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Schools are integral to the PLACE Program, and should be incorporated at each stage of the community engagement process. They are a wellspring of local expertise and energy, and institutions that unite the community. Kids are future decision makers, landowners, and investors in the fabric of a community. Yet children can also actively engage in their community as youth. The PLACE Program works with teachers to provide opportunities for students to explore and learn about their community through the lenses of cultural and natural history, and promotes active community engagement by students as well.
The program encourages teachers to ask: What are the opportunities to connect my teaching to the local community? What town resources are available? How can my students become engaged in their everyday surroundings in ways that help them feel a sense of ownership and pride in their community?
Often teachers live in a different town than the one they teach in. PLACE program community walks and presentations allow educators the opportunity to engage in and explore the home of the students with whom they spend everyday. The PLACE program also strives to connect teachers with local experts – a plant or wildlife expert, historian or elder that can then become integrated into their teaching year after year. Additionally, Place-Based Education professional development opportunities offered through the PLACE Program give teachers the tools and context to promote utilizing the community when they teach. Both students and teachers are brought into the PLACE program at every stage: teachers attending professional development workshops and both students and teachers participating on the PLACE program steering committee, and attending presentations and field trips. Students and teachers themselves can also create a wide variety of community based learning activities and initiatives.
Place-based education is one of the primary approaches that the PLACE Program uses to engage local teachers, students, and sometimes the students’ parents in explorations of their landscape. Since the 1990’s, place-based education (also referred to as “Place-Based Learning”) has emerged as a distinct entity from the related fields of outdoor education and environmental education. At least in part, place-based education may have developed as a response to the call to arms for educational change issued by Oberlin environmental studies professor David Orr in 1994. Orr argued that most of our current educational systems and pedagogical techniques are shaped by “the drive to extend human domination to its fullest,” and to “attempt to reshape the planet to our infinite wants” (Earth In Mind: On Education, Environment, and the Human Prospect, 1994). He felt that students were essentially being narrowly educated to operate efficiently in a world that increasingly values technological savvy, specialization, and conspicuous consumption, when instead they should be educated to live and work sustainably in their own communities with an integrated understanding of the natural and cultural elements that support them.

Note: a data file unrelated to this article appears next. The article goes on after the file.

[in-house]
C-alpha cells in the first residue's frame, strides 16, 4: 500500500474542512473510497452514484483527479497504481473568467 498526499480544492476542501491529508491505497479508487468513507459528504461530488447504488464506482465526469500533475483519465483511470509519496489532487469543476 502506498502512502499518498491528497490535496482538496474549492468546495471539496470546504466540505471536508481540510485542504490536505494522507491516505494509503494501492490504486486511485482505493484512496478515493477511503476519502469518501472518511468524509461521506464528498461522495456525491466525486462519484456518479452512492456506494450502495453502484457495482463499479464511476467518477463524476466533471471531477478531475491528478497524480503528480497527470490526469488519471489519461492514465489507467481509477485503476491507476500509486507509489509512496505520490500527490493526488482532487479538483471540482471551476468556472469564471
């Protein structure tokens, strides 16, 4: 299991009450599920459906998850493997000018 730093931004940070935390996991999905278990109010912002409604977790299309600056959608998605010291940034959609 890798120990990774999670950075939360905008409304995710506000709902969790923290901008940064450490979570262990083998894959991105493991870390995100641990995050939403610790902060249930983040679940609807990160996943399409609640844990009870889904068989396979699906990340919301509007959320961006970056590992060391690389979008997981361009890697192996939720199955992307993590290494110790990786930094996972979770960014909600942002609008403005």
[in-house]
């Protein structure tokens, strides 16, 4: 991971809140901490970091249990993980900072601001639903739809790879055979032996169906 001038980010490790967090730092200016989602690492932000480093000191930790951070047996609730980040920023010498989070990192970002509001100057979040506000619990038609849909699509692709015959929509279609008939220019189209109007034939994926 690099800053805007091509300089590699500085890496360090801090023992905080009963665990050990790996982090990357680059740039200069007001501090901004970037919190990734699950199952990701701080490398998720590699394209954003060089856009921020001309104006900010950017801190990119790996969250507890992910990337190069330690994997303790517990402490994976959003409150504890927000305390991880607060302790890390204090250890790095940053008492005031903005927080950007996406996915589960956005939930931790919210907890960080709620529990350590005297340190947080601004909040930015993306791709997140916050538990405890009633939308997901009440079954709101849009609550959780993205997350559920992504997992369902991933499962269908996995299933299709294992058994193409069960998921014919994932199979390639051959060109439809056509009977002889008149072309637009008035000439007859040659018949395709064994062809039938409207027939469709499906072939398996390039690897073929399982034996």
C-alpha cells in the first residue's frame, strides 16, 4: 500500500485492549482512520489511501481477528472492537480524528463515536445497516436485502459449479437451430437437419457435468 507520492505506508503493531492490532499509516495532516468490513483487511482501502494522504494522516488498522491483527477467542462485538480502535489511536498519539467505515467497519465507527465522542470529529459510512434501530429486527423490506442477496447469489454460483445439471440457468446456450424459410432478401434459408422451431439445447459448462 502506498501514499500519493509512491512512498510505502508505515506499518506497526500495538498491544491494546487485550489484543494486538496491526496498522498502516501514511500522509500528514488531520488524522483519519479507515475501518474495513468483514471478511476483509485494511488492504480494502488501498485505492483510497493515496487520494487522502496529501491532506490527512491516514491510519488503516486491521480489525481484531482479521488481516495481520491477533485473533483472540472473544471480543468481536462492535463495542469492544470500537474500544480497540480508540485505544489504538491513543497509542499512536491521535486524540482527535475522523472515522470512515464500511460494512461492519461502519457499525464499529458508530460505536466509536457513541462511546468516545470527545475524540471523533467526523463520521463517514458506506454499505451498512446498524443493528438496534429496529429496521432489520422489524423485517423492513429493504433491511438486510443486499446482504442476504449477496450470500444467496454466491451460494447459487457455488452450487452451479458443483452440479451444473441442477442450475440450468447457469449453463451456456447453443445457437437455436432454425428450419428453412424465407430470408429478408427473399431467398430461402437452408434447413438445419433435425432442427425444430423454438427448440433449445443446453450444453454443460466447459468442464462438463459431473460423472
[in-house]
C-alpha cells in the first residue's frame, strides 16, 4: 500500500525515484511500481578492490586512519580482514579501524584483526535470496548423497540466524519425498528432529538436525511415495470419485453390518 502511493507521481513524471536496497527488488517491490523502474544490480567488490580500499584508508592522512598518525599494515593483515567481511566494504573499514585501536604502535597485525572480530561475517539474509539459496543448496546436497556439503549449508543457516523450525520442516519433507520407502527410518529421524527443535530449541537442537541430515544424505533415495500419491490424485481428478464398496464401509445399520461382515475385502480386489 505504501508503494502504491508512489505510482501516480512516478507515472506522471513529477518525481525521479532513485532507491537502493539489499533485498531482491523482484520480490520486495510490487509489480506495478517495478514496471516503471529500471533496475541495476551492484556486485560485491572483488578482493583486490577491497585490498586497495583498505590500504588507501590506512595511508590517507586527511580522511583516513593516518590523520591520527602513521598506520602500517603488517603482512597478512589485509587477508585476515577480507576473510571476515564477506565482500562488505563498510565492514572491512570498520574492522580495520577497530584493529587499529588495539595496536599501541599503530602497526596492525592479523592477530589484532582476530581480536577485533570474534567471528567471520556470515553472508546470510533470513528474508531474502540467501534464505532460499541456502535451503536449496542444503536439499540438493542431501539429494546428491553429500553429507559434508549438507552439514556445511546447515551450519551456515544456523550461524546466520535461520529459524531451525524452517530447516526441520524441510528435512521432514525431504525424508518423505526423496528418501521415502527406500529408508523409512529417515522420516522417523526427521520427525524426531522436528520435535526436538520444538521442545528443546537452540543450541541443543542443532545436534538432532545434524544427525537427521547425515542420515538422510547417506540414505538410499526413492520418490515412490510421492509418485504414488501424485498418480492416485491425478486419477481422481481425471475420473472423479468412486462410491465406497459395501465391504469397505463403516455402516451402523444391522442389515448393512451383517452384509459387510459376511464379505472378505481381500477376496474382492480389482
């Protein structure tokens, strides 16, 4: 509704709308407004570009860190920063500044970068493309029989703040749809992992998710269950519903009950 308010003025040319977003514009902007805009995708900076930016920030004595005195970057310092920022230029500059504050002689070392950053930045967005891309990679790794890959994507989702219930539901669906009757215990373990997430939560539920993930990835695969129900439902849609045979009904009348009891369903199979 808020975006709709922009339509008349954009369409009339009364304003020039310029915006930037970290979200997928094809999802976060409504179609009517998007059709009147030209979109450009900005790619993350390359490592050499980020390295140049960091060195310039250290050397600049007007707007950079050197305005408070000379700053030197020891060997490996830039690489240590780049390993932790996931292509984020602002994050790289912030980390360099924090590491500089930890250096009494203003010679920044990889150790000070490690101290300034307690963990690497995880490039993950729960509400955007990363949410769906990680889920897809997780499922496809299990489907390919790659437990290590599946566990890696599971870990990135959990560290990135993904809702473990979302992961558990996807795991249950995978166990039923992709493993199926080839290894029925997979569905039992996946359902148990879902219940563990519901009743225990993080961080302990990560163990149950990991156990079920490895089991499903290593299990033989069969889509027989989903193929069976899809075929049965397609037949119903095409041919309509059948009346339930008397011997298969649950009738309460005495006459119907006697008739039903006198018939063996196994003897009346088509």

A direct benefit of using Place-Based Education methods in local schools is getting students outdoors, into nature. A growing body of research, in line with Orr’s thinking, links our mental, physical, and spiritual health directly to our association with nature—in positive ways, according to author Richard Louv. In his book, Last Child in the Woods, Louv coined the phrase “nature-deficit disorder”, and with it launched a national movement to get children outdoors, both for their health, and the health of the planet.
According to place-based educator and teacher trainer David Sobel,
“Place-based education is the process of using the local community and environment as a starting point to teach concepts in language arts, mathematics, social studies, science, and other subjects across the curriculum. Emphasizing hands-on, real-world learning experiences, this approach to education increases academic achievement, helps students develop stronger ties to their communities, enhances students’ appreciation for the natural world, and creates a heightened commitment to serving as active, contributing citizens.” (Place-Based Education: Connecting Classrooms & Communities, 2004)
The PLACE Program believes that the process of analyzing and interpreting the local landscape presents tremendous opportunities for engaging a variety of individuals and organizations in the community. Because human beings–no matter what their age or background–have an inherent interest in their surroundings, there is little problem finding a motivated audience of learners. One of the strengths of place-based education, however, is that the learning need not be passive or one-way. There are ample opportunities for community members, be they elementary school students or town elders, to actively participate in discovering and sharing information about the landscape. In place-based education, the boundary between teacher and student can become quite blurry. Everyone learns and everyone has something to share, and information is flowing in all directions. Place-based education also has the potential to transcend ownership boundaries and political differences, because the focus is on celebrating the landscape as our common ground.
More information about place-based education can be found at Promise of Place.